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Articles from Science for Environment Policy

Articles from Science for Environment Policy

A service from the European Commission...

Droughts and floods slow economic growth
Droughts and floods can significantly damage economic growth, recent research has found. A 1% increase in the area affected by drought can slow a country's gross domestic product (GDP) growth by 2.7% per year and a 1% increase in the area experiencing extreme rainfall can reduce GDP growth by 1.8%, according to the study. Investments in water security could help reduce this negative economic impact, say the researchers.
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Surveyed professionals feel local authorities should have more influence in urban density
Density in the urban environment can encompass a multitude of factors such as population or dwelling density or the density of green areas. A new study surveyed professionals regarding how decisions on urban density are made, and has revealed that many feel that developers make most of these decisions, but that local authority planners should have more influence.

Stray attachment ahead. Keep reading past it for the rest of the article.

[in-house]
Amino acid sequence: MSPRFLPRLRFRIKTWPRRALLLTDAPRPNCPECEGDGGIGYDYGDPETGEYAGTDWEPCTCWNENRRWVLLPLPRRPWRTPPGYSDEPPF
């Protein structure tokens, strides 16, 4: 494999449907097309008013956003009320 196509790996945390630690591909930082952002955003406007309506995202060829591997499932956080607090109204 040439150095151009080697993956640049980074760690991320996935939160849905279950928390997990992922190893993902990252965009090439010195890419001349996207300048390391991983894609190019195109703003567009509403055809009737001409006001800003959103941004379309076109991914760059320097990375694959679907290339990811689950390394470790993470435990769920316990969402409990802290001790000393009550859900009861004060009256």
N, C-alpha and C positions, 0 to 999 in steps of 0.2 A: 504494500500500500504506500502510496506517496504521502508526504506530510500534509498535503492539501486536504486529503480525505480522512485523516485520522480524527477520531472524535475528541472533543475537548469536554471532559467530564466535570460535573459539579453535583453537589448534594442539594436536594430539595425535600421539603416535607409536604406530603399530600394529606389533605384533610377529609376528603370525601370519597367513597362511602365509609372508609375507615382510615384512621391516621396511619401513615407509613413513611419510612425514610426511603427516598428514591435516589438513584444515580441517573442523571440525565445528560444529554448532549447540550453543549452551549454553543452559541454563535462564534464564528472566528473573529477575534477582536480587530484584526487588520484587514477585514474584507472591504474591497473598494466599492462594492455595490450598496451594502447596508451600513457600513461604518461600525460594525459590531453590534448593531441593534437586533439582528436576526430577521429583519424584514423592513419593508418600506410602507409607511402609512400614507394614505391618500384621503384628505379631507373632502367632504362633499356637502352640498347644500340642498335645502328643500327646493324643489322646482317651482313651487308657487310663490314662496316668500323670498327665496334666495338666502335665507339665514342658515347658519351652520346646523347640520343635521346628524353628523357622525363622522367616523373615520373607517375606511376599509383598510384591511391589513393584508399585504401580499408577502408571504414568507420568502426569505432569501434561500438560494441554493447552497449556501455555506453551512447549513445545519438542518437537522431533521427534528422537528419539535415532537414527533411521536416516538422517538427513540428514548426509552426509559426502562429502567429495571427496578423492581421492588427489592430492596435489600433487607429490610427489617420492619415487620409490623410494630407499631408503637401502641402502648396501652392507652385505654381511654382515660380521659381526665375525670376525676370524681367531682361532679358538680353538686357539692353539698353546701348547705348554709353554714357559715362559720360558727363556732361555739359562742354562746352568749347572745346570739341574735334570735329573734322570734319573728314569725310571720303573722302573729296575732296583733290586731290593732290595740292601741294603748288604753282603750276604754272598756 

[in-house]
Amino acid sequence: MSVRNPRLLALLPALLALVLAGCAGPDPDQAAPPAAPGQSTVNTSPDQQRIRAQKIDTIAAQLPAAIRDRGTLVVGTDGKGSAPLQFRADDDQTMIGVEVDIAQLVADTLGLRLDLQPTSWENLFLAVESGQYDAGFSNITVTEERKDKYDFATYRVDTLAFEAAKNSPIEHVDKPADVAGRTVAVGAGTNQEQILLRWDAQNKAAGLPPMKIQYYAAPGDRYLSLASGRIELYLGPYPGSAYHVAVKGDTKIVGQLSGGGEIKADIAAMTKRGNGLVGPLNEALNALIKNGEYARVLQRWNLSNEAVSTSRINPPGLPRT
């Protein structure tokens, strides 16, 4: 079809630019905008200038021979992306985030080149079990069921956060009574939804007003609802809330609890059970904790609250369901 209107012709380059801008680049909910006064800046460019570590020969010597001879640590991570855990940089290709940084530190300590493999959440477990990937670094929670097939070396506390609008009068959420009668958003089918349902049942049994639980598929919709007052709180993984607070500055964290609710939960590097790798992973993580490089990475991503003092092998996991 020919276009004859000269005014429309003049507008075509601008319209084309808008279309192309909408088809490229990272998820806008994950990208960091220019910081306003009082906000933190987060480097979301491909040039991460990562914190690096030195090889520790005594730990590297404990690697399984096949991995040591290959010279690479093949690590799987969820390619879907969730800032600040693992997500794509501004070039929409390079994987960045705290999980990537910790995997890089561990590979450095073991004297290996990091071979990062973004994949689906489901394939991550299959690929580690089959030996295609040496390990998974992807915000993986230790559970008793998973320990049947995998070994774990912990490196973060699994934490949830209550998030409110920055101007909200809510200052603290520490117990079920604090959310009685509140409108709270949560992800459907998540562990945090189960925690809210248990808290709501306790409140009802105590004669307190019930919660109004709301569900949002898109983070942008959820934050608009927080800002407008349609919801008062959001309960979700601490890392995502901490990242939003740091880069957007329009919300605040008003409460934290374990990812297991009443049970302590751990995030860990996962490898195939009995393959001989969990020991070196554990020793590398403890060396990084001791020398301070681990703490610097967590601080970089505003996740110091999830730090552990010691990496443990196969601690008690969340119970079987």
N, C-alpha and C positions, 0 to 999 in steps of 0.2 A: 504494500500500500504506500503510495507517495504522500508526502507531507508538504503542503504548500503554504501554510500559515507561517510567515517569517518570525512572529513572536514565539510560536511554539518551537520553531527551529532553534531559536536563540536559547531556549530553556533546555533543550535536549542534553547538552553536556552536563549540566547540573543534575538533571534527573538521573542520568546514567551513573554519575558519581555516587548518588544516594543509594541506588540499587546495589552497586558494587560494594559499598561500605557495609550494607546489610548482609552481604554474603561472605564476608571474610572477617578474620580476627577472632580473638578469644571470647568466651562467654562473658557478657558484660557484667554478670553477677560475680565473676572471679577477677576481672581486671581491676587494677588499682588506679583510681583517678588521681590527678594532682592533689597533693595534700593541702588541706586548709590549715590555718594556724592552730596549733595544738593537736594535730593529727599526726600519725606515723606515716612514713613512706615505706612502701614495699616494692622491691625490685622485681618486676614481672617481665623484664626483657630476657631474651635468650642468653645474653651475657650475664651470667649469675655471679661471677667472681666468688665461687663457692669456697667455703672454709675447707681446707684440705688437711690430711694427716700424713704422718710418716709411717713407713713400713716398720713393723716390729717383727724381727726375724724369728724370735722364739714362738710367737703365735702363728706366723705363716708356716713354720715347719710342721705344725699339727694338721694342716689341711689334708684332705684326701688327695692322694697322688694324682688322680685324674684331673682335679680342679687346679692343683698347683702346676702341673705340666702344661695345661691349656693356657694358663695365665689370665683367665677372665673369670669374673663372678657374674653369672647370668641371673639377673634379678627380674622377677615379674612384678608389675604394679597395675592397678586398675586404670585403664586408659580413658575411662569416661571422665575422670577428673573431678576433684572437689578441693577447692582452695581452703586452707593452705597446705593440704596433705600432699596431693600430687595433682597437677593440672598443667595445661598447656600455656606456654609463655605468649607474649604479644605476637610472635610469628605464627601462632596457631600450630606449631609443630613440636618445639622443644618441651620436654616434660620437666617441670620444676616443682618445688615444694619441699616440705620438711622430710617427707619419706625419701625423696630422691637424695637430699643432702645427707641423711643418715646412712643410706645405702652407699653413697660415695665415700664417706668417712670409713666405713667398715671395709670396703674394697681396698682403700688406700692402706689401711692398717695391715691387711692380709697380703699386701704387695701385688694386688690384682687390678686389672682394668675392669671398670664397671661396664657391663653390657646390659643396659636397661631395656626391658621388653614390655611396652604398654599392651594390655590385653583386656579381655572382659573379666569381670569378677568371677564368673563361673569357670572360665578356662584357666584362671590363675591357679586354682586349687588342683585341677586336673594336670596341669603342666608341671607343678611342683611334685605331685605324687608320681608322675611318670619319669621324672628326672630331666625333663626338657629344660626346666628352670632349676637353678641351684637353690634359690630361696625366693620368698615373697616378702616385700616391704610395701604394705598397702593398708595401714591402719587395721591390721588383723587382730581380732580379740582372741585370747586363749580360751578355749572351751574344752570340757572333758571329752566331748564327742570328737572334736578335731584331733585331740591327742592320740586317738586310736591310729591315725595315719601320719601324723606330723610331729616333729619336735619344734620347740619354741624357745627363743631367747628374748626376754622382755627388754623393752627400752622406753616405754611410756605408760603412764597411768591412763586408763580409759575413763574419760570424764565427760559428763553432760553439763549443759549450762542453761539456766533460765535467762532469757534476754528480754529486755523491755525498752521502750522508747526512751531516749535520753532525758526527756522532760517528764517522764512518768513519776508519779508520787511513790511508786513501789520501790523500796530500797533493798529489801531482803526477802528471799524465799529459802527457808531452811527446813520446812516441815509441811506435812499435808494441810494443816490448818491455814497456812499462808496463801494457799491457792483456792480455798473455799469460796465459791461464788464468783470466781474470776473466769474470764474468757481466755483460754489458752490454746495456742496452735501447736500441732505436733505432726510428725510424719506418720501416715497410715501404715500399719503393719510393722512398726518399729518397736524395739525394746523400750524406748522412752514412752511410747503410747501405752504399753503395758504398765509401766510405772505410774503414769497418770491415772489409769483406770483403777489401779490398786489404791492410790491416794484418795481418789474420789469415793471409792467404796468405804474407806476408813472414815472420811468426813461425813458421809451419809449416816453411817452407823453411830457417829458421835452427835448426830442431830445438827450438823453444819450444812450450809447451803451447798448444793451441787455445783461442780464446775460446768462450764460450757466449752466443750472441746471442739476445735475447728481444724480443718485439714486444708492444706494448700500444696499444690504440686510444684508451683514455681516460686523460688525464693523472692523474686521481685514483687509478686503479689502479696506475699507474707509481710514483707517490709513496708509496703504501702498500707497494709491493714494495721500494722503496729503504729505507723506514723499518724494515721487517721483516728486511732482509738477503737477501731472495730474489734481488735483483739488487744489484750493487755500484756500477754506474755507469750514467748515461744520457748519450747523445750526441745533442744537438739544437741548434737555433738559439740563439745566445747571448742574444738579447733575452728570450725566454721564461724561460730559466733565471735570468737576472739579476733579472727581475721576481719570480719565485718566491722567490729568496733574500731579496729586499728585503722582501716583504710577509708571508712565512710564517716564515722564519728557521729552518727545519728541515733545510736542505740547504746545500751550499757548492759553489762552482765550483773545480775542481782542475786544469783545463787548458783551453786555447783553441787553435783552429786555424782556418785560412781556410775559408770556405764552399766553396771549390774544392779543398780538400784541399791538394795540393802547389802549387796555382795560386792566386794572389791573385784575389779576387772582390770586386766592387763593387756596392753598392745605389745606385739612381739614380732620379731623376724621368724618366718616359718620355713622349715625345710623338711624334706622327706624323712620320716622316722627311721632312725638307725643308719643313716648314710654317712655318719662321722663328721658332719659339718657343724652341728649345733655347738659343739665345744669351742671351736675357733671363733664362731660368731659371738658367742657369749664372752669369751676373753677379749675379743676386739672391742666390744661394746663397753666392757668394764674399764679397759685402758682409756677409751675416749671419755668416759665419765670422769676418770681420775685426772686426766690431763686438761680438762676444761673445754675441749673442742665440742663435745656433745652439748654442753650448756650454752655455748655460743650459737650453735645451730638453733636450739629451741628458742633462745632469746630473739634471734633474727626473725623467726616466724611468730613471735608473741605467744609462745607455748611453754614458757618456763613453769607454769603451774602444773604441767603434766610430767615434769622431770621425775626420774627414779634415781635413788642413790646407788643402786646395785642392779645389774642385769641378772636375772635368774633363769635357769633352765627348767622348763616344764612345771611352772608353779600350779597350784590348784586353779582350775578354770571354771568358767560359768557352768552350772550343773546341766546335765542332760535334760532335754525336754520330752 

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Bicycle commuting improved by town-wide cycling initiatives
Investment in cycling initiatives, such as creating new cycle lanes or providing training, can increase the number of people who routinely cycle to work, a new large-scale study in the UK suggests. Town-wide cycling initiatives seemed to be particularly successful when they included workplace measures such as bike lockers, showers and cycle parking.
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Natura 2000 sites well connected across borders in Germany, Italy and Spain
Connectivity between protected areas is vital for safeguarding many animals and plants. New research has shown that Natura 2000 sites are well connected across provincial borders in Germany, Italy and Spain. This is the result of strong coordination from central governments combined with good regional cooperation, the study's authors conclude.
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Batteries in Germany exceed new EU toxic metal limits
Levels of toxic metals in batteries were not immediately reduced in line with new limits imposed by EU regulations, according to a survey from Germany. The study focuses on concentrations of toxic metals contained in batteries sold in Germany in 2010 and 2011, but its authors say the results are relevant to other EU countries.
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